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COMMISSIONER OF INCOME-TAX - II V/S MULTIPLEX TRADING & INDUSTRIAL CO. LTD., decided on Tuesday, September 22, 2015.
[ In the High Court of Delhi, IT Appeal No. 356 of 2013. ] 22/09/2015
Judge(s) : DR. S.MURALIDHAR & VIBHU BAKHRU
Advocate(s) : Kamal Sawhney, Senior Standing Counsel, Raghvendra Singh, Jr. Standing Counsel. Ved Jain, Pranjal Srivastava.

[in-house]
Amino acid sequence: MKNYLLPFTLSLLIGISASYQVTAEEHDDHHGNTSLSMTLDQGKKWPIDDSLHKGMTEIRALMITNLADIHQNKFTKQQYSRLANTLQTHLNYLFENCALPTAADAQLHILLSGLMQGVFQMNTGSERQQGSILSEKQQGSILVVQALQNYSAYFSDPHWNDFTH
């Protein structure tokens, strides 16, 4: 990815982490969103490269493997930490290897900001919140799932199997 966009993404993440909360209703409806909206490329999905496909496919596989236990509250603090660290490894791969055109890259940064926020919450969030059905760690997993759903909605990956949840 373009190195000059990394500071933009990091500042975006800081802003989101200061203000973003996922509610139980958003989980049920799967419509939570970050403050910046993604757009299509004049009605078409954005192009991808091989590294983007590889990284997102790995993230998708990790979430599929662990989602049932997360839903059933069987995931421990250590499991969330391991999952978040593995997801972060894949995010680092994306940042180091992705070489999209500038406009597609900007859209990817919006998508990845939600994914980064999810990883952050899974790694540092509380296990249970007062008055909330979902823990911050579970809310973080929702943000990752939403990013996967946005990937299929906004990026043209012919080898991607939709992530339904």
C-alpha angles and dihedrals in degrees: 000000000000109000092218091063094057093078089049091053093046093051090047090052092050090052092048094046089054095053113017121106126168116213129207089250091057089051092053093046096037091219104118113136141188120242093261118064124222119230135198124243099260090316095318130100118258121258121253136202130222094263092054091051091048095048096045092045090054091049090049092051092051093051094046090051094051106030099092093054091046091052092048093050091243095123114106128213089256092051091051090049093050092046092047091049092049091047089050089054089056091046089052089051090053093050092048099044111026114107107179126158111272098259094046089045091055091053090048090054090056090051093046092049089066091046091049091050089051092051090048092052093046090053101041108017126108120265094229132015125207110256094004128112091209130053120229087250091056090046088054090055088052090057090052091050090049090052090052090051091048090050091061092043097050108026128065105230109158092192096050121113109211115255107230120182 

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    Vibhu Bakhru J.1. This appeal under Section 260A of the Income Tax Act 1961 (hereafter the 'Act') has been preferred by the Revenue impugning an order dated 9th November 2012 passed by the Income Tax Appellate Tribunal (hereafter the 'Tribunal') in ITA No.1202/Del/2011. The said appeal (ITA No.1202/Del/2011) was preferred by the Revenue to impugn an order dated 23rd December 2010 passed by the Commissioner of Income Tax (Appeals) [hereafter the 'CIT(A)] allowing the appeal preferred by the Assessee against an assessment order dated 31st December 2008 passed by the Assessing Officer (hereafter 'AO') in respect of Assessment Year 2001-02 pursuant to reopening of the assessment under Section 147 of the Act.2. The controversy involved in the present appeal relates to the action of the AO in reopening the assessment in respect of transactions that had been examined and verified by the AO during the initial assessment proceedings which culminated in the assessment order dated 31st December 2003. The assessment was re-opened based on information received by the AO from the Investigation Wing that the Assessee had obtained accommodation entries from certain entry operators during the relevant period. The Assessee's challenge to the initiation of re-assessment proceedings as well as the addition made to the Assessee's taxable income pursuant thereto was sustained by the CIT(A) as well as the Tribunal.3. This appeal was admitted on 6th January 2014 and the following questions were framed for consideration:—(a) Is the impugned decision of the ITAT justified and correct inasmuch as it holds that the reopening of assessment of the petitioner was not in accordance with law; and(b) Whether the ITAT fell into error in not upholding the Revenue's contentions that the other accounts have to be added on merits under Section 68 of the Income Tax Act.4. Briefly stated the relevant facts necessary to consider the controversy involved in the present appeal are as under:—4.1 The Assessee filed its return of income for the Assessment Year (hereafter the 'AY') 2001-02 declaring an income of Rs. 27 83 483/- under Section 115JB of the Act. The said return was picked up for scrutiny and the AO issued notice under 143(2) of the Act on 11th October 2002. Thereafter the Assessee was issued a questionnaire on 7th November 2002. Subsequently another questionnaire was issued to the Assessee on 21st March 2003. The return filed by the Assessee was discussed and the Assessee was also called upon to file details of the unsecured loans. In response to the queries the Assessee sent a letter dated 12th December 2003 enclosing therewith the details of unsecured loans alongwith copies of confirmation copies of income tax returns and copies of ledger accounts pertaining to the unsecured loans. This also included details pertaining to Richie Rich Overseas Pvt. Ltd. (hereafter 'Richie Rich'). During the course of the assessment proceedings the Assessee was also called upon to explain its agreement with Mahan Enterprises Ltd. In response thereto the Assessee filed the Agreement entered into with Mahan Enterprises. The Assessee explained that it had entered into an arrangement with Mahan Enterprises Ltd. whereby the said company had agreed to finance the cost and expenses required to be incurred by the Assessee in relation to an assignment from Gujarat Electricity Board. The issue as to sharing of revenue between the Assessee and Mahan Enterprises Ltd. was also debated before the AO.4.2 During the course of the proceedings a letter dated 18th December 2003 was filed by Mahan Enterprises Ltd. with the AO which inter alia confirmed that certain investments had been arranged by Mahan Enterprises Ltd. and out of the loans so arranged the Assessee had subsequently returned back loans to the extent of Rs. 1.07 crores. The said amount also included loan received from Richie Rich which is sought to be taxed as unexplained credit in the re-assessment proceedings.4.3 The AO received information from the Investigation Wing of the Income Tax Department that the Assessee had obtained accommodation entries from certain entry operators during the financial year 2000-01. This included a sum of Rs. 55 15 400/- from Richie Rich and Rs. 2 Lacs from Adam Impex Pvt. Ltd. On receiving this information the AO recorded as a reason to believe that the income of the Assessee for AY 2001-02 had escaped assessment and accordingly issued a notice dated 31st March 2008 under Section 148 of the Act. Thereafter the AO issued a notice dated 7th November 2008 under Section 143(2) of the Act. In response to the aforesaid notice the Assessee requested the AO to treat the return as originally filed as a return in response to the notice under Section 148 of the Act. The Assessee also sought the reasons for the re-opening of the assessment.4.4 Thereafter the AO proceeded with the reassessment proceedings and called upon the Assessee to furnish details in respect of certain transactions reflected in its bank account. Subsequently the AO also provided the Assessee with the reasons for initiating proceedings under Section 147/148 of the Act.4.5 The Assessee objected to the reopening of the assessment vide a letter dated 12th December 2008. According to the Assessee the reasons recorded were wrong; without application of mind; and there was no tangible evidence which indicated that income of the Assessee had escaped assessment.4.6 The Assessee also filed a detailed response enclosing all evidence that was readily available with it to support the genuineness of the entries pertaining to the transaction with Richie Rich. This included the Ledger Accounts of Richie Rich in the books maintained by the Assessee; a bank statement; and confirmation of accounts. Subsequently before the CIT(A) the Assessee also produced a copy of the income tax return filed by Richie Rich for the AY 2001-02; copy of the balance sheet of Richie Rich for the AY 2001-02; copy of the bank statement of Richie Rich; copy of the 'company master details' of Richie Rich with the Registrar of Companies.4.7 The AO did not dispose of the objections filed by the Assessee and proceeded to reassess the income of the Assessee for the relevant assessment year. The AO passed an assessment order dated 31st December 2008 whereby the AO made a further addition of Rs. 55 15 400/- on account of unexplained cash credit in the name of Richie Rich.4.8 The Assessee preferred an appeal against the re-assessment order before the CIT(A). The Assessee challenged the action of the AO in reopening the assessment under Sections 147/148 of the Act as well as challenged the addition of Rs. 55 15 400 on merits. The Assessee prevailed before the CIT(A). The CIT(A) held that the AO had not been able to make out the case to sustain the reopening of assessment under Section 147 of the Act. The CIT(A) noted that the notice under Section 148 of the Act had been issued after a lapse of 4 years from the end of the relevant assessment year and in the circumstances reopening of assessment was permissible only if the proviso to Section 147 of the Act was satisfied; that is income chargeable to tax had escaped assessment by reason of failure on the part of the Assessee to disclose fully and truly all material facts necessary for his assessment. The CIT(A) observed that the Assessee had provided all material in support of the loan availed from Richie Rich and the same was ignored by the AO. The CIT(A) was of the view that the Assessee had duly explained the entries in question and therefore the addition made by the AO to the assessable income of the Assessee under Section 68 of the Act was erroneous.4.9 The Revenue being aggrieved by the decision of CIT(A) preferred an appeal before the Tribunal which was rejected by the order dated 9th November 2012 - the order impugned in the present appeal. The Tribunal had held that the Assessee had disclosed all the relevant material at the time of original assessment and therefore the pre-condition under the proviso to Section 147 of the Act had not been met. The Tribunal further held that the reopening of assessment was not based on any fresh material but material disclosed by the Assessee during the initial assessment. The Tribunal also observed that the reasons recorded by the AO for reopening of assessment did not contain any allegation that there was any failure on the part of the Assessee to disclose all material facts. The Tribunal relied upon the decisions of this Court in Wel Intertrade (P.) Ltd. v. ITO [2009] 308 ITR 22/178 Taxman 27 (Delhi) and Haryana Acrylic Mfg. Co. v. CIT [2009] 308 ITR 38/[2008] 175 Taxman 262 (Delhi) in support of its view that the reopening of assessment could not be sustained as the necessary condition for invoking Section 147 of the Act had not been met. The Tribunal was also of the view that the addition had been made on account of a change in AO's opinion which was not permissible.5. Mr Sawhney learned counsel appearing for the Revenue contended that the Tribunal had erred in observing that no fresh material had been relied upon for reopening of assessment. He contended that the AO had proceeded to reopen the assessment on the basis of information obtained from the Investigation Wing and the same constitutes fresh material that was not available with the AO at the time of initial assessment. He also pointed out that the observation of the Tribunal that the reasons recorded by the AO did not contain the allegation that there was a failure on the part of the Assessee to disclose all material facts was factually incorrect. He further contended that the Tribunal had not examined the issue regarding addition made under Section 68 of the Act on merits.6. Mr Sawhney relied upon the decision of the Supreme Court in Phool Chand Bajrang Lal v. ITO [1993] 203 ITR 456/69 Taxman 627 in support of his contention that information obtained by the AO subsequent to the assessment could lead to a belief that income chargeable to tax had escaped assessment even though the transaction in question had been examined during the assessment proceedings.7. Countering the arguments made by Mr Sawhney Mr. Ved Jain learned counsel appearing for the Assessee contended that the Assessee had disclosed fully and truly all material facts during the initial assessment proceedings and therefore reopening of the assessment could not be sustained. He referred to the decision of this Court in Haryana Acrylic Mfg. Co. (supra) in support of his contention that the provisions of Section 147 of the Act could not be invoked after the expiry of four years from the relevant assessment year unless the AO came to the conclusion that the income had escaped by reason or failure on the part of the Assessee to file a return or to disclose fully and truly all material facts necessary for the assessment. He submitted that in the present case the Assessee had provided all necessary material and thus the reopening of assessment under Section 147 of the Act could not be sustained.8. He also submitted that the judgment of Phool Chand Bajrang Lal (supra) was not applicable as the provisions of Section 147 had undergone a change. He drew the attention of this Court to paragraph 25 and 26 of the decision in Haryana Acrylic Mfg. Co. (supra) in support of this contention.9. We have heard the learned counsel for the parties.10. The first and foremost issue to be addressed is whether the AO could assume jurisdiction to reopen the assessment based on the information received from the Investigation Wing of the department. It is now well settled that the AO can reopen the assessment if he has reason to believe the Assessee's income has escaped assessment. However his reasons to believe must not be based on surmises conjectures or occasioned by change in opinion but must be based on some tangible and credible material on the basis of which a reasonable belief could be formed that income of an assessee has escaped assessment. The language of Section 147 requires the AO to have a reason to believe and not a reason to suspect. The reason to believe that income of an Assessee has escaped assessment must be bonafide and reasonable. It is also settled that the material on which the AO forms his opinion must not be the same material which had been considered at the time of the initial assessment as in that case the proceedings under Section 147 of the Act would amount to reviewing the assessment order merely on a change of opinion which is not permissible.11. By virtue of the proviso to Section 147 of the Act an assessment which has been concluded under section 143(3) of the Act - that is the return filed by the Assessee was scrutinised and verified by the AO - cannot be reopened after the expiry of four years from the end of the relevant assessment year unless the condition as specified under the proviso to Section 147 is met; that is the income of an Assessee has escaped assessment on account of failure on the part of the Assessee to make a return either under Section 139(1) of the Act or pursuant to a notice under Section 142(1) of the Act or is occasioned by the failure on the part of the Assessee to disclose fully and truly all material facts necessary for the assessment.12. Indisputably the entries relating to funds availed by the Assessee from Richie Rich during the relevant year had been scrutinised by the AO during the regular assessment proceedings and had been explained by the Assessee. In the circumstances it would be impermissible for the AO to reopen the assessment unless the AO on the basis of credible and tangible material which was not in his possession during the initial assessment believes that income of the Assessee has escaped assessment.13. The Supreme Court in CIT v. Kelvinator of India Ltd. [2010] 320 ITR 561/187 Taxman 312 emphasised that the expression reason to believe as used in Section 147 of the Act must be read in context of the scheme of the Act and cannot be interpreted in a manner as conferring arbitrary power on the AO. Thus such 'reason to believe' must be based on 'tangible material' and not on a change of opinion. The relevant extract from the said decision is quoted below:—'6. On going through the changes quoted above made to section 147 of the Act we find that prior to the Direct Tax Laws (Amendment) Act 1987 reopening could be done under the above two conditions and fulfilment of the said conditions alone conferred jurisdiction on the Assessing Officer to make a back assessment but in section 147 of the Act (with effect from 1st April 1989) they are given a go-by and only one condition has remained viz. that where the Assessing Officer has reason to believe that income has escaped assessment confers jurisdiction to reopen the assessment. Therefore post-1st April 1989 power to reopen is much wider. However one needs to give a schematic interpretation to the words reason to believe failing which we are afraid section 147 would give arbitrary powers to the Assessing Officer to reopen assessments on the basis of mere change of opinion which cannot be per se reason to reopen. We must also keep in mind the conceptual difference between power to review and power to reassess. The Assessing Officer has no power to review; he has the power to reassess. But reassessment has to be based on fulfilment of certain preconditions and if the concept of change of opinion is removed as contended on behalf of the Department then in the garb of reopening the assessment review would take place. One must treat the concept of change of opinion as an in-built test to check abuse of power by the Assessing Officer. Hence after 1st April 1989 the Assessing Officer has power to reopen provided there is tangible material to come to the conclusion that there is escapement of income from assessment. Reasons must have a live link with the formation of the belief. Our view gets support from the changes made to section 147 of the Act as quoted hereinabove. Under the Direct Tax Laws (Amendment) Act 1987 Parliament not only deleted the words reason to believe but also inserted the word opinion in section 147 of the Act. However on receipt of representations from the companies against omission of the words reason to believe Parliament reintroduced the said expression and deleted the word opinion on the ground that it would vest arbitrary powers in the Assessing Officer.'14. In the present case the material on the basis of which the AO has formed such opinion is a report from the Investigation Wing of the department. This would certainly be fresh material and cannot be considered to be the same material which was available with the AO at the time of initial assessment proceedings.15. In Phool Chand Bajrang Lal (supra) the Court had explained as under:—Acquiring fresh information specific in nature and reliable in character relating to the concluded assessment which goes to expose the falsity of the statement made by the assessee at the time of original assessment is different from drawing a fresh inference from the same facts and material which was available with the ITO at the time of original assessment proceedings. The two situations are distinct and different. Thus where the transaction itself on the basis of subsequent information is found to be a bogus transaction the mere disclosure of that transaction at the time of original assessment proceedings cannot be said to be a disclosure of the 'true' and 'full' facts in the case and the ITO would have the jurisdiction to reopen the concluded assessment in such a case.16. The next aspect to be examined is whether the material which was forwarded to the AO i.e. report of the Investigation Wing could reasonably lead to the inference that the income of the Assessee had escaped assessment. A copy of the said information has been placed on record. The Investigation Wing had reported that one Late Sanjay Mohan Aggarwal was one of the oldest and the most savvy entry operators and had been providing entries to several individuals and companies. It was also informed that S.M. Aggarwal had been summoned and his statement had been recorded. Though he had not accepted he was engaged in entry business but in an informal chat he had admitted to carrying on entry business. The Investigation Wing had detected the accounts and the entities which were allegedly used for the entry business. The same included Mahan Enterprises Ltd. as well as Richie Rich. A list of entries had also been provided which included certain bank transactions with the Assessee. The investigation report also indicated that the entries were provided as gifts or subscription to share capital.17. Section 147 of the Act does not postulate that the AO arrives at a final conclusion and ascertains as a fact that the income of the Assessee had escaped assessment. All that is required at the stage of initiation of proceedings for reassessment is for the AO to form a reasonable belief on tangible material that the income of the Assessee has escaped assessment. In Asstt. CIT v. Rajesh Jhaveri Stock Brokers (P.) Ltd. [2007] 291 ITR 500/161 Taxman 316 the Supreme Court explained the above in the following words:—'16. Section 147 authorises and permits the Assessing Officer to assess or reassess income chargeable to tax if he has reason to believe that income for any assessment year has escaped assessment. The word reason in the phrase reason to believe would mean cause or justification. If the Assessing Officer has cause or justification to know or suppose that income had escaped assessment it can be said to have reason to believe that an income had escaped assessment. The expression cannot be read to mean that the Assessing Officer should have finally ascertained the fact by legal evidence or conclusion. The function of the Assessing Officer is to administer the statute with solicitude for the public exchequer with an inbuilt idea of fairness to taxpayers. As observed by the Supreme Court in Central Provinces Manganese Ore Co. Ltd. v. ITO [1991] 191 ITR 662 for initiation of action under section 147(a) (as the provision stood at the relevant time) fulfilment of the two requisite conditions in that regard is essential. At that stage the final outcome of the proceeding is not relevant. In other words at the initiation stage what is required is reason to believe but not the established fact of escapement of income. At the stage of issue of notice the only question is whether there was relevant material on which a reasonable person could have formed a requisite belief. Whether the materials would conclusively prove the escapement is not the concern at that stage. This is so because the formation of belief by the Assessing Officer is within the realm of subjective satisfaction (see ITO v. Selected Dalurband Coal Co. P. Ltd. [1996] 217 ITR 597 (SC); Raymond Woollen Mills Ltd. v. ITO [1999] 236 ITR 34 (SC).'18. In our view once the tangible material available with the AO provides a live link with him forming a belief that income of an Assessee had escaped assessment he would subject to other statutory requirements be entitled to reopen a concluded assessment. The question whether the AO has reason to believe that income has escaped assessment and is liable to be reopened under Section 147 of the Act has also to be viewed from the standpoint of the AO. Thus indisputably in certain circumstances such information as was received by the AO in this case may have provided the AO with a reason to believe that income of the Assessee had escaped assessment. In our view the Tribunal erred in observing that the AO had reopened the assessment on the same material as was available during the initial assessment proceedings.19. It is also relevant to note that in the present case the AO has sought to reopen the assessment beyond the period of four years. As indicated hereinbefore the same would not be permissible unless the condition as specified in proviso to Section 147 was met and the income of the Assessee had escaped assessment on account of Assessee's failure to disclose truly and fully all material facts for assessment of its income. Indisputably the issue regarding unsecured loans from Richie Rich had been examined by the AO in the initial assessment and the Assessee had provided all the necessary evidences to establish the genuineness of the transactions. In view of the same it has been contended that the conditions as contained in the proviso to Section 147 have not been met as there has been no failure on the part of the Assessee to either file the return of income or to disclose fully and truly all material facts.20. In Calcutta Discount Co. Ltd. v. ITO [1961] 41 ITR 191 the Supreme Court considered the import of the words omission or failure to disclose fully and truly all material facts necessary for his assessment and observed as under:—'The words used are omission or failure to disclose fully and truly all material facts necessary for his assessment for that year. It postulates a duty on every assessee to disclose fully and truly all material facts necessary for his assessment. What facts 'are material and necessary for assessment will differ from case to case. In every assessment proceeding the assessing authority will for the purpose of computing or determining the proper tax due from an assessee require to know all the facts which help him in coming to the correct conclusion. From the primary facts in his possession whether on disclosure by the assessee or discovered by him on the basis of the facts disclose or otherwise the assessing authority has to draw inferences as regards certain other facts; and ultimately from the primary facts and the further facts inferred from them the authority has to draw the proper legal inferences and ascertain on a correct interpretation of the taxing enactment the proper tax leviable.'21. In CIT v. Burlop Dealers Ltd. AIR 1971 SC 635 the Supreme Court referred to the above passage from its decision in Calcutta Discount Co. Ltd. (supra) and held that if an Assessee has disclosed primary facts relevant to the assessment he is under no obligation to instruct the Income Tax Officer about the inference which the Income Tax Officer may draw from those facts. The Court further held that:—mere production of the books of account or other evidence from which material facts could with due diligence have been discovered does not necessarily amount to disclosure within the meaning of Section 34(1) but where on the evidence and the materials produced the Income-tax Officer could have reached a conclusion other than one which he has reached a proceeding under Section 34(1)(a) will not lie merely on the ground that the Income-tax Officer has raised an inference which he may later regard as erroneous.22. The aforesaid decision was followed by the Supreme Court in a later decision in ITO v. Madnani Engg. Works Ltd. [1979] 118 ITR 1.23. The aforesaid decisions of the Supreme Court in Burlop Dealers Ltd. (supra) and Madnani Engineering Works Ltd. (supra) were noticed by this Court in Haryana Acrylic Mfg. Co. (P) Ltd. (supra). The Court has held that once the Assessee had disclosed all facts which have been examined by the AO during the assessment proceedings it would not be open for the AO to allege that the Assessee had not truly and fully disclosed all material facts. In our view the decision in the case of Haryana Acrylic Mfg. Co. (P) Ltd. (supra) must be understood in the context of the facts of that case. It is also relevant to note that in Haryana Acrylic Mfg. Co. (P) Ltd. (supra) the reasons recorded by the AO did not even mention that the Assessee had failed to disclose truly and fully all material facts necessary for the assessment. The said decision cannot be read as an authority for the proposition that if the AO based on tangible material obtained subsequent to the conclusion of the assessment forms a belief that the income of an Assessee has escaped assessment on account of bogus entries passed by the Assessee in its books of accounts the AO would nonetheless be precluded from reopening of the assessment after expiry of four years from the end of the relevant assessment year since the issue had been examined in the initial assessment.24. In our view the question whether the Assessee could have been stated to disclosed fully and truly all material facts have to be examined in the light of facts of each case and also the reasons that led the AO to believe that income of an Assessee has escaped assessment. In a case where the primary facts have been truly disclosed and the issue is only with respect to the inference drawn the AO would not have the jurisdiction to reopen assessment. But in cases where the primary facts as asserted by the Assessee for framing of assessment are subsequently discovered as false the reopening of assessment may be justified.25. In Phool Chand Bajrang Lal (supra) the Supreme Court had observed as under:—The judgment in Burlop Dealers' case (supra) cannot be understood as laying down any such proposition that even where the ITO gets some fresh information which was not available at the time of the original assessment subsequent to the conclusion of the original assessment proceedings which enables him to form a reasonable belief that the income of the assessee had escaped assessment because of the omission or failure of the assessee to disclose true and full facts during the assessment proceedings he cannot reopen the assessment. The observations in Burlop's case noticed above were made in the peculiar fact-situation of that case and cannot be construed to be of universal application irrespective of the facts and circumstances of the particular case.26. The decision in the case of Burlop Dealers Ltd. (supra) had been rendered in the context of Section 34(1)(a) of the Income Tax Act 1922 and the decision of the Supreme Court in Phool Chand Bajrang Lal (supra) was delivered in the context of Section 147(a) of the Act as it existed prior to the amendment introduced w.e.f. 1st April 1989 which was similarly worded as section 34(1)(a) of the 1922 Act.27. Section 147 as it existed prior to 1st April 1989 read as under:—147 If-(a) the Assessing Officer has reason to believe that by reason of the omission or failure on the part of an assessee to make a return under section 139 for any assessment year to the Assessing Officer or to disclose fully and truly all material facts necessary for his assessment for that year income chargeable to tax has escaped assessment for that year or(b) notwithstanding that there has been no omission or failure as mentioned in clause (a) on the part of the assessee the Assessing Officer has in consequence of information in his possession reason to believe that income chargeable to tax has escaped assessment for any assessment year he may subject to the provisions of sections 148 to 153 assess or reassess such income or recompute the loss or the depreciation allowance as the case may be for the assessment year concerned (hereafter in sections 148 to 153 referred to as the relevant assessment year).Explanation 1: for the purposes of this section the following shall also be deemed to be cases where income chargeable to tax has escaped assessment namely:—(a) where income chargeable to tax has been under- assessed; or(b) where such income has been assessed at too low a rate; or(c) where such income has been made the subject of excessive relief under this Act or under the Indian Income- tax Act 1922 (11 of 1922); or(d) where excessive loss or depreciation allowance has been computed.Explanation 2: Production before the Assessing Officer of account books or other evidence from which material evidence could with due diligence have been discovered by the Assessing Officer will not necessarily amount to disclosure within the meaning of this section.28. Section 147 after the amendment w.e.f. 1st April 1989 reads as under:—147. If the Assessing Officer has reason to believe that any income chargeable to tax has escaped assessment for any assessment year he may subject to the provisions of sections 148 to 153 assess or reassess such income and also any other income chargeable to tax which has escaped assessment and which comes to his notice subsequently in the course of the proceedings under this section and in sections 148 to 153 referred to as the relevant assessment year):Provided that where an assessment under sub- section (3) of section 143 or this section has been made for the relevant assessment year no action shall be taken under this section after the expiry of four years from the end of the relevant assessment year unless any income chargeable to tax has escaped assessment for such assessment year by reason of the failure on the part of the assessee to make a return under section 139 or in response to a notice issued under sub-section(1) of section 142 or section 148 or to disclose fully and truly all material facts necessary for his assessment for that assessment year.Explanation 1: Production before the Assessing Officer of account books or other evidence from which material evidence could with due diligence have been discovered by the Assessing Officer will not necessarily amount to disclosure within the meaning of the foregoing proviso.Explanation 2: For the purposes of this section the following shall also be deemed to be cases where income chargeable to tax has escaped assessment namely:—(a) where no return of income has been furnished by the assessee although his total income or the total income of any other person in respect of which he is assessable under this Act during the previous year exceeded the maximum amount which is not chargeable to income-tax;(b) where a return of income has been furnished by the assessee but no assessment has been made and it is noticed by the Assessing Officer that the assessee has understated the income or has claimed excessive loss deduction allowance or relief in the return;(c) where an assessment has been made but-(i) income chargeable to tax has been under assessed; or(ii) such income has been assessed at too low a rate; or(iii) such income has been made the subject of excessive relief under this Act; or(iv) excessive loss or depreciation allowance or any other allowance under this Act has been computed.]29. It is at once seen that the Amendment in Section 147 of the Act brought about a material change in law w.e.f. 1st April 1989. Section 147(a) as it stood prior to 1st April 1989 required the AO to have a reason to believe that (a) the income of the Assessee has escaped assessment and (b) that such escapement is by reason of omission or failure on the part of the Assessee to file a return or to disclose fully and truly all material facts necessary for his assessment for that year. After the Amendment only one singular requirement is to be fulfilled under Section 147(a) and that is that the AO has reason to believe that income of an Assessee has escaped assessment. However the proviso to Section 147 of the Act provides a complete bar for reopening an assessment which has been made under Section 143(3) of the Act after the expiry of four years. However this proscription is not applicable where the income of an Assessee has escaped assessment on account of failure on the part of the Assessee to make a return or to disclose fully and truly all material facts necessary for his assessment. Thus in order to reopen an assessment which is beyond the period of four years from the end of the relevant assessment year the condition that there has been a failure on the part of the Assessee to truly and fully disclose all material facts must be concluded with certain level of certainty. It is in the aforesaid context that this Court in Haryana Acrylic Mfg. Co. (P.) Ltd. (supra) explained that the ratio of the decision in Phool Chand Bajrang Lal (supra) may not be entirely applicable since the same was in respect of Section 147(a) as it existed prior to the amendment.30. In the present case it is difficult to accept that reasonable conclusion could be drawn that the Assessee had failed to disclose truly and fully all material facts necessary for its assessment. In the facts of this case where the AO had already in the initial round examined and verified the entries in question it would only be reasonable for the AO to examine the information received and to at least verify the same with the records of the concluded assessment proceedings. A plain examination of the same would have revealed that the Assessee had not claimed to have received any funds from Richie Rich as share capital. Further the Assessee had also provided confirmation of the loans received as well as other details during the said proceedings. It would also be relevant to note that the loans availed had been returned through banking channels during the period and this was also confirmed independently to the AO. In the given circumstances the least that was required for the AO was to independently apply his mind to ascertain that the information provided was credible and sufficient for drawing a reasonable inference that the income of the Assessee had escaped assessment on account of failure on the part of the Assessee to disclose truly and fully all material facts. Clearly the examination of facts required at the threshold to form such a belief would be more detailed if the said transaction in question had already been subjected to scrutiny during the initial assessment.31. In the present case it does not appear that the AO applied its mind to the material available including the records of the earlier assessment proceedings. This is also apparent from the fact that during the assessment proceedings the AO did not confront the Assessee with any new material or examine any other evidence other than what was already available in the initial assessment period.32. There is yet another safeguard provided to the Assessee which was sought to be side-stepped by the AO. The Supreme Court in the case of GKN Driveshafts (India) Ltd. v. ITO [2003] 259 ITR 19/[2002] 125 Taxman 963 had held that if an Assessee if so desirous could seek reasons for issuance of notice under Section 148 of the Act and the AO would be bound to furnish the same within a reasonable time. The Court further held that that the noticee would be entitled to file objections against the issuance of the notice and the AO would be bound to dispose of the same by passing a speaking order.33. In the present case the Assessee filed its objections by a letter dated 12th December 2008 and requested the AO to drop the proceedings. The Assessee by its letter dated 18th December 2008 sent in response to another notice also provided its response in respect of the alleged accomodation entries which were reported by the Investigation Wing. However the objections filed by the Assessee were not disposed of by the AO and he proceeded to frame the assessment. This Court in Haryana Acrylic Mfg. Co. (P.) Ltd. (supra) had observed that the requirements regarding recording the reasons to believe; communicating the same to the Assessee; permitting the Assessee to file the objections; and passing a speaking order disposing of the objections are all designed to ensure that the AO does not reopen assessments which have been finalized on his mere whim and fancy and that he does so only on the basis of lawful reasons. It was further held that a deviation from the directions issued by the Supreme Court in G.K.N Driveshafts (India) Ltd. (supra) would entail nullifying the proceedings. Although the AO is required to provide reasons receive objections and pass a speaking order thereon only after the notice under Section 148 of the Act has been issued; these requirements are an integral part of the safeguards which have been inbuilt for ensuring that the assessments are reopened only for lawful reasons and in a transparent manner. If the said safeguards are flouted it would invalidate the exercise of jurisdiction under Section 147 and 148 of the Act.34. Thus although we are in agreement with the contention advanced by the Revenue that information received by the AO regarding passing of bogus entries in its books after the conclusion of the assessment proceedings could in certain circumstances provide tangible material for AO to reopen assessment and assume jurisdiction but in the facts of the present case we are unable to accept that it would be open for the AO to proceed on the basis that income of the Assessee had escaped assessment on account of the failure on the part of the Assessee to disclose fully and truly all material facts necessary for its assessment for AY 2001-02.35. In view of the above we find no infirmity with the conclusion of the CIT(A) and the Tribunal that AO could not have assumed jurisdiction to reopen the assessment under Section 147/148 of the Act.36. The next issue to be examined is whether any addition could have been made to the taxable income of the Assessee as unexplained credit under Section 68 of the Act. At the outset it is relevant to observe that although the AO had reopened the assessment the AO did not produce any material or confront the Assessee with any credible evidence that could lead to the inference that the entries pertaining to the loan from Richie Rich were bogus or accommodation entries. In the absence of such material it was clearly not permissible for the AO to take a view contrary to one taken by the AO during the initial assessment.37. The Assessee on the other hand produced ample evidence to indicate that the entries in question were genuine. During the initial assessment the Assessee had filed a copy of the agreement between the Assessee and Mahan Enterprises Ltd. which indicated that certain activities of the Assessee were to be funded by Mahan Enterprises Ltd. Mahan Enterprises Ltd. had also directly filed a letter with the AO explaining an arrangement and had also confirmed that it had arranged funds for the Assessee and further that the Assessee had also refunded sums to the extent of Rs. 1.07 crores. Indisputably this included the amount obtained by the Assessee from Richie Rich. The Assessee also produced a copy of the Account of Richie Rich in its books bank statements showing the transactions with Richie Rich as well as confirmation from Richie Rich. The Assessee had also pointed out that the transaction in question had been examined during the regular assessment proceedings. The AO simply rejected the contention as non-tenable. The confirmation produced by the Assessee was faulted as not being of a current date. We are unable to find any justification for these views and therefore the assessment order cannot be sustained. The funds availed by the Assessee from Richie Rich had been returned several years ago and there was no justification for the AO to insist on a fresh confirmation. The Assessee had also produced the balance sheet and bank account of Richie Rich reflecting the entries. On examination of the evidence the CIT(A) rightly came to the conclusion that no addition under Section 68 of the Act in respect of the transaction was sustainable. The Tribunal also noted the evidence and material produced by the Assessee which remained uncontroverted and upheld the order passed by the CIT(A).38. In view of the above the second question is answered in negative in favour of the Assessee and against the Revenue.39. The appeal is accordingly dismissed.40. In the circumstances the parties are left to bear their own costs.